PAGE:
AKC group: Non-sporting
UKC group: Working
Average lifespan: 11 – 13 pounds
Average size: 12 – 30 pounds
Coat appearance: Short and rough
Coloration: Red, reddish-brown with black tips
Other identifiers: Small, wedge-shaped head with deep brown eyes and double-jointed neck; ears are able to move back and forth, flip from side to side and close up; strong and flexible hind legs and shoulders; six toes on each paw and two dewclaws; tail curls onto back
Possible alterations: Older dogs may be darker in color
The breed has a long history. They are the most ancient of the Nordic dog breeds, scientific research indicates that the breed has been in existence since before the last Ice Age, surviving by eating fish and sea birds. It is thought that the Lundehund is actually a descendant of the primeval dog, Canis forus, rather than the domesticated dog breeds, Canis familiaris. The Lundehund was a valuable working animal, essential in hunting puffin birds along the Norwegian coast for food as well as the commercial export of puffin down from the Viking Age through the 16th and 17th centuries. Its flexibility and extra toes were ideal for hunting the birds in their inaccessible nesting locations on cliffs and in caves. Interest for the breed declined when new methods for hunting puffins were incorporated and a dog tax was created. Around 1900, they were only found in the isolated village of Mostad , Lofoten. The breed was nearly extinct around World War II when canine distemper struck Værøy and the surrounding islands. In 1963, the population was further decimated by another outbreak of distemper. This time, only six dogs survived, one on Værøy and five in southern Norway, Hamar. The latter five were from the same mother. This created a population bottleneck. Due to careful breeding with strict guidelines, there are now an estimated 1400 dogs in the world (2010), with around 600 of the population in Norway and ~350 in the United States.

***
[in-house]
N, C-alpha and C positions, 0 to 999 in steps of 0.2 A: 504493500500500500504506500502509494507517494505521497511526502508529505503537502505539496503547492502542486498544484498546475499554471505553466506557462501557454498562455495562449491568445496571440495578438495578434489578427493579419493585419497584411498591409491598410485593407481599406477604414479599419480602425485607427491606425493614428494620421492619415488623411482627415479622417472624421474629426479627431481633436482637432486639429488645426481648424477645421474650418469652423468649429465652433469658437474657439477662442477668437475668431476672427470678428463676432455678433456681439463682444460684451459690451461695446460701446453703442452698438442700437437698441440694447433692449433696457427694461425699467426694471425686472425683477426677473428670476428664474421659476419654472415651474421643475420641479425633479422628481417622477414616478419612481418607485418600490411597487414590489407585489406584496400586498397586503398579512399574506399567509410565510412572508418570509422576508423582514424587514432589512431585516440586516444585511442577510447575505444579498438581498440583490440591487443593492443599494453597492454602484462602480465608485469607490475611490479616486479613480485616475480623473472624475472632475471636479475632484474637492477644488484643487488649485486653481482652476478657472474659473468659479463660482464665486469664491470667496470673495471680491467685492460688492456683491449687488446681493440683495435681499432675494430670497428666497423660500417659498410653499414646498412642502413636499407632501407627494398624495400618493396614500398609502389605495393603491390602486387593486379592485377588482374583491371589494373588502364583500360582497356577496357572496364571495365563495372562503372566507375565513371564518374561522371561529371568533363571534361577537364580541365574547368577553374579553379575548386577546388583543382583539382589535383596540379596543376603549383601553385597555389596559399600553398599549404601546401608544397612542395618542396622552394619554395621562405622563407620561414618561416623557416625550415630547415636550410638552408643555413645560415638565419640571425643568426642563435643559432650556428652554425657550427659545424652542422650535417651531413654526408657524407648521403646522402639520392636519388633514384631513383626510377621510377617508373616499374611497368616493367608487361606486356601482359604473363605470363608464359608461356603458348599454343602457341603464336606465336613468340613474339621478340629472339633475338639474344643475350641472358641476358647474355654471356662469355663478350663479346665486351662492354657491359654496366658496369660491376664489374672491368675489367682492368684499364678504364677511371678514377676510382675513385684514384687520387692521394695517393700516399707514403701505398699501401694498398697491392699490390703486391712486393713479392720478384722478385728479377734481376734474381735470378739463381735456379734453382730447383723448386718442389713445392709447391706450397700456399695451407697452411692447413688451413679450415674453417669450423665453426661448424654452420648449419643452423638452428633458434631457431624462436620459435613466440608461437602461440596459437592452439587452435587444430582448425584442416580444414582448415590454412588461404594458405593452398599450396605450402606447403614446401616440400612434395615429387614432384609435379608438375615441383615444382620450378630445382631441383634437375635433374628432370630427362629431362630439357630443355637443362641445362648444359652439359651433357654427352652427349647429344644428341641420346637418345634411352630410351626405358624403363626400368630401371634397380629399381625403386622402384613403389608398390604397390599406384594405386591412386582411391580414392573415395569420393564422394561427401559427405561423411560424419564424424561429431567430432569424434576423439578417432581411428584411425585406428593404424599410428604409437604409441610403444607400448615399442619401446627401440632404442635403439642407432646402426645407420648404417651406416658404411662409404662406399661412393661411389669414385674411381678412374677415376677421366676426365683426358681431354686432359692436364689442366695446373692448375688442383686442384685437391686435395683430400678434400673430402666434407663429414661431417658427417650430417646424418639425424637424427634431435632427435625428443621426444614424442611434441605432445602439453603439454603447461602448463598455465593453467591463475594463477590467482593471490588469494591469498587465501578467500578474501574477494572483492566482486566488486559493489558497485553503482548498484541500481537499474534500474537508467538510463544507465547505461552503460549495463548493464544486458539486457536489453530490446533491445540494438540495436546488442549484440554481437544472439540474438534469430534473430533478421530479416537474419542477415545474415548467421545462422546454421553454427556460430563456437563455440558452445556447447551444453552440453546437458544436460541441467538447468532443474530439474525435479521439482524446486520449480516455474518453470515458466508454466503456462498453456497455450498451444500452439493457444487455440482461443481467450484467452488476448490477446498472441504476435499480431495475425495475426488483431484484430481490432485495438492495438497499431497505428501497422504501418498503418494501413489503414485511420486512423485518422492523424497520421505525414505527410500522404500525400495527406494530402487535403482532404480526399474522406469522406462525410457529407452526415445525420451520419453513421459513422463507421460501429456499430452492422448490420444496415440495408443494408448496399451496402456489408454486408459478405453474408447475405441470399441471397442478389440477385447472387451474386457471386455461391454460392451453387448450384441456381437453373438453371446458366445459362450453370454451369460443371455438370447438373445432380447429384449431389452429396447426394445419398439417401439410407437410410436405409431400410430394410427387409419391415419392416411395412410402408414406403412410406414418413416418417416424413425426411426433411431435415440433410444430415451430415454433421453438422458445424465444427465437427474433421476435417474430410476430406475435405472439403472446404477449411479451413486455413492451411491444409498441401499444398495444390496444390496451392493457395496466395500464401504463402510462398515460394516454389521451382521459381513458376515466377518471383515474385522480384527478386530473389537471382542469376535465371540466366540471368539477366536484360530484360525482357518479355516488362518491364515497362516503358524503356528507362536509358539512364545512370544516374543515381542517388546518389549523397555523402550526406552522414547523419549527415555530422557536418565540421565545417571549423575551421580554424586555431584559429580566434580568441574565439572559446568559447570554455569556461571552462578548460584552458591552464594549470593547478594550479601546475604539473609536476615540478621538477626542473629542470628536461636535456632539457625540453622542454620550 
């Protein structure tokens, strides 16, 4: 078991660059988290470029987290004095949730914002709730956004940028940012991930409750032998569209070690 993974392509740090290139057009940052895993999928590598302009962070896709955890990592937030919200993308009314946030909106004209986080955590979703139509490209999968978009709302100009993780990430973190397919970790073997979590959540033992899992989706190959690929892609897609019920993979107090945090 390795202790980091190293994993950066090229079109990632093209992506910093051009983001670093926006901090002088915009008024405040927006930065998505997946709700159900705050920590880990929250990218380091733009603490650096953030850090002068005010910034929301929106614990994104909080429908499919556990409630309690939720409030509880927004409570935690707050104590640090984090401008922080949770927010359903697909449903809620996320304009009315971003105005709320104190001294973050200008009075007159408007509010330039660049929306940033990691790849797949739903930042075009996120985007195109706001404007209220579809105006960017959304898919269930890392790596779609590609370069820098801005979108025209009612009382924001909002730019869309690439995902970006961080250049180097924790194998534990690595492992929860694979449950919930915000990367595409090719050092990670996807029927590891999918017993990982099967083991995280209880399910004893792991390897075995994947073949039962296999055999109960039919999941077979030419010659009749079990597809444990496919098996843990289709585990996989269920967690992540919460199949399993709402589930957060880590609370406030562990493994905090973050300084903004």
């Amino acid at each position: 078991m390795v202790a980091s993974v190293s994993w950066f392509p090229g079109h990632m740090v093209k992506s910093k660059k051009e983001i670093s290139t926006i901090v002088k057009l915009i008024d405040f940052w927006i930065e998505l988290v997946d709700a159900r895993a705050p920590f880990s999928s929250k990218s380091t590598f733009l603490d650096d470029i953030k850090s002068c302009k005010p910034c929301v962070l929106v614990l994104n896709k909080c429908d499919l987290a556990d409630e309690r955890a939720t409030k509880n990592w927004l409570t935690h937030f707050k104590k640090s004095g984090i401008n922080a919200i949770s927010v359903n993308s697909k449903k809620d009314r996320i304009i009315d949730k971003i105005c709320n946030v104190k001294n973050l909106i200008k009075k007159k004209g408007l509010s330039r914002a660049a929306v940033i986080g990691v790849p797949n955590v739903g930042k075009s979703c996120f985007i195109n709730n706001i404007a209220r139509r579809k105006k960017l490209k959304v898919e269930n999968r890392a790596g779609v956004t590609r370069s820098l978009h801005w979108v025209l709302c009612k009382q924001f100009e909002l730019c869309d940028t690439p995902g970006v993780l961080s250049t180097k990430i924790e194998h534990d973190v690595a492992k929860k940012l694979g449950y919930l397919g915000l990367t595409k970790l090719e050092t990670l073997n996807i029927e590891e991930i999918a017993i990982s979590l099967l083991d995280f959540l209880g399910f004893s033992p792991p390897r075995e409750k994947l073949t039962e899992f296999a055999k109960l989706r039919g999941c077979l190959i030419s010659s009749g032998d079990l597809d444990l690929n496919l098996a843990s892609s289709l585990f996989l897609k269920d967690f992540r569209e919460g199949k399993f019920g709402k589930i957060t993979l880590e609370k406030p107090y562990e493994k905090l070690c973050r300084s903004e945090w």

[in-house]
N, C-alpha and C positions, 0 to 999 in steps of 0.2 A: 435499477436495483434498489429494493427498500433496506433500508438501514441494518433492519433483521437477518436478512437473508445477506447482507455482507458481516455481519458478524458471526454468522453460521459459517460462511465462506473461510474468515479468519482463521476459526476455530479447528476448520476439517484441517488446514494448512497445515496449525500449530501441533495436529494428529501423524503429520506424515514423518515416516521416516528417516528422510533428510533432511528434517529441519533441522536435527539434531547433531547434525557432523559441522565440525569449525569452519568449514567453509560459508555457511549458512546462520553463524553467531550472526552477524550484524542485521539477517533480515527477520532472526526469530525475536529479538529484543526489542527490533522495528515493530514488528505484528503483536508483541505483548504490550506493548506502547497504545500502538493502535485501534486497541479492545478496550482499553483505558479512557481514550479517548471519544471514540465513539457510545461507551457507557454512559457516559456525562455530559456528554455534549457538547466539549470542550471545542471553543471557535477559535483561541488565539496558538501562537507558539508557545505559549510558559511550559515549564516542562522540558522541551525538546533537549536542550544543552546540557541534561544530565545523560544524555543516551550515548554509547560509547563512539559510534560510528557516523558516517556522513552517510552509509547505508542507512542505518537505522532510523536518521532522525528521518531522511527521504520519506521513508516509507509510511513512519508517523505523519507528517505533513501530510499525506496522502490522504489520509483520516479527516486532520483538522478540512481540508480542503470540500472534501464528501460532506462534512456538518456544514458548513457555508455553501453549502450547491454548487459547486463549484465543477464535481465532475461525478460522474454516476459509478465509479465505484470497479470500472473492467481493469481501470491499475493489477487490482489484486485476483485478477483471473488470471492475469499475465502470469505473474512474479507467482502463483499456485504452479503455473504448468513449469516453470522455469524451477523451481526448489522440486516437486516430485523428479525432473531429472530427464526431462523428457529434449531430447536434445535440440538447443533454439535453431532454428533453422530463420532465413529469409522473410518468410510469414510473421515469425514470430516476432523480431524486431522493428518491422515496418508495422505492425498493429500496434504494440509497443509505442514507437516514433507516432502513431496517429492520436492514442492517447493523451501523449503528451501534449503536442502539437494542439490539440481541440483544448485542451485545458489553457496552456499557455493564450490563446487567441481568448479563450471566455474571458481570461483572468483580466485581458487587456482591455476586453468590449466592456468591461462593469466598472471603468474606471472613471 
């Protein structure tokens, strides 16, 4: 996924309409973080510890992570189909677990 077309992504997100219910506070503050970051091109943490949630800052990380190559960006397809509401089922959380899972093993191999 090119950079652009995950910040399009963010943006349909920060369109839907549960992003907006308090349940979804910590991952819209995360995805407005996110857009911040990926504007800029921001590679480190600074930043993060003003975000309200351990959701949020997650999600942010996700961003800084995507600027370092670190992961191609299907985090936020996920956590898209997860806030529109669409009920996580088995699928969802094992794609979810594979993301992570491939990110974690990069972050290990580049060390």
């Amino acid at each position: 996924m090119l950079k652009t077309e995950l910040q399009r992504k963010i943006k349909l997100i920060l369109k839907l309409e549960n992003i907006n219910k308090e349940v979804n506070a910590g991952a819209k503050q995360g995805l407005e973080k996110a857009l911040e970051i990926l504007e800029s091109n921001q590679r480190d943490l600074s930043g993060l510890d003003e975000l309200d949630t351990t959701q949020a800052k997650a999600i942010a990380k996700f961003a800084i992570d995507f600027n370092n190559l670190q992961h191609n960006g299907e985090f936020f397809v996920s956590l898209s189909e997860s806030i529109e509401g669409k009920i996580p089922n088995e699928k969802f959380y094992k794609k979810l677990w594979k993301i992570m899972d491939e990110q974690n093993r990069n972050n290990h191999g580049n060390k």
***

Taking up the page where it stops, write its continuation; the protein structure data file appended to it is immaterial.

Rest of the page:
The breed is being tested in Tromsø airport by the Norwegian Air Traffic and Airport Management as a solution to airplane bird strikes. The dog is used to search for bird eggs around the airport for disposal.
The Norwegian Lundehund Association of America, Inc. is recognized by the AKC as the Breed Parent Club for the USA.
The Norwegian Lundehund was approved into the American Kennel Club’s Miscellaneous Class on July 1, 2008, after a unanimous vote by the AKC Board of Directors on November 13, 2007. The Lundehund made its AKC conformation debut at the Roaring Fork Kennel Club show in Eagle, Colorado on July 12, 2008. It made its introductory premier at a major US event at the AKC/Eukanuba National Championship in Long Beach, California, on December 13 and 14, 2008.
On February 12, 2010, the Board of Directors of the American Kennel Club voted to accept the Norwegian Lundehund into the AKC stud book on December 1, 2010. On January 1, 2011, it became a part of the Non-Sporting Group.
Lundehunds are cheerful, alert, inquisitive, watchful and sometimes stubborn little dogs that make wonderful companions when placed into the right homes. Long-time Lundie owners treasure the breed’s intelligence and playfulness. These are free-thinking dogs that can be quite independent. Some Lundehunds are wary of strangers, although they are not known to be aggressive even when challenged. Generally, they are fun and easy to live with. Lundehunds get along quite well with children and other animals, especially when they are well-socialized from puppyhood.
Early and extensive socialization is important for this breed. Lundehund puppies should be exposed to loud noises, unfamiliar people, animals of all ages and types, unusual environments, cars, motorcycles, new and potentially scary situations and as many other stimuli as possible starting at a young age. Lundehunds that are not well-socialized tend to become shy, hypersensitive to sounds and easily stressed by unfamiliar situations. It can be difficult to undo these traits once they become ingrained.
Prone to Leaky Gut Syndrome, Lymphagetasia, Lundehund Syndrome (a series of digestive problems). This unique syndrome renders the lifespan of a particular dog almost unpredictable if not fed properly. It is reported that it is not a disease but an inability to digest grains of any sort. Fed a diet with no grains, the dogs do not get sick. They need only the same care that any dog should get and they live a long life. This syndrome or allergy is under research.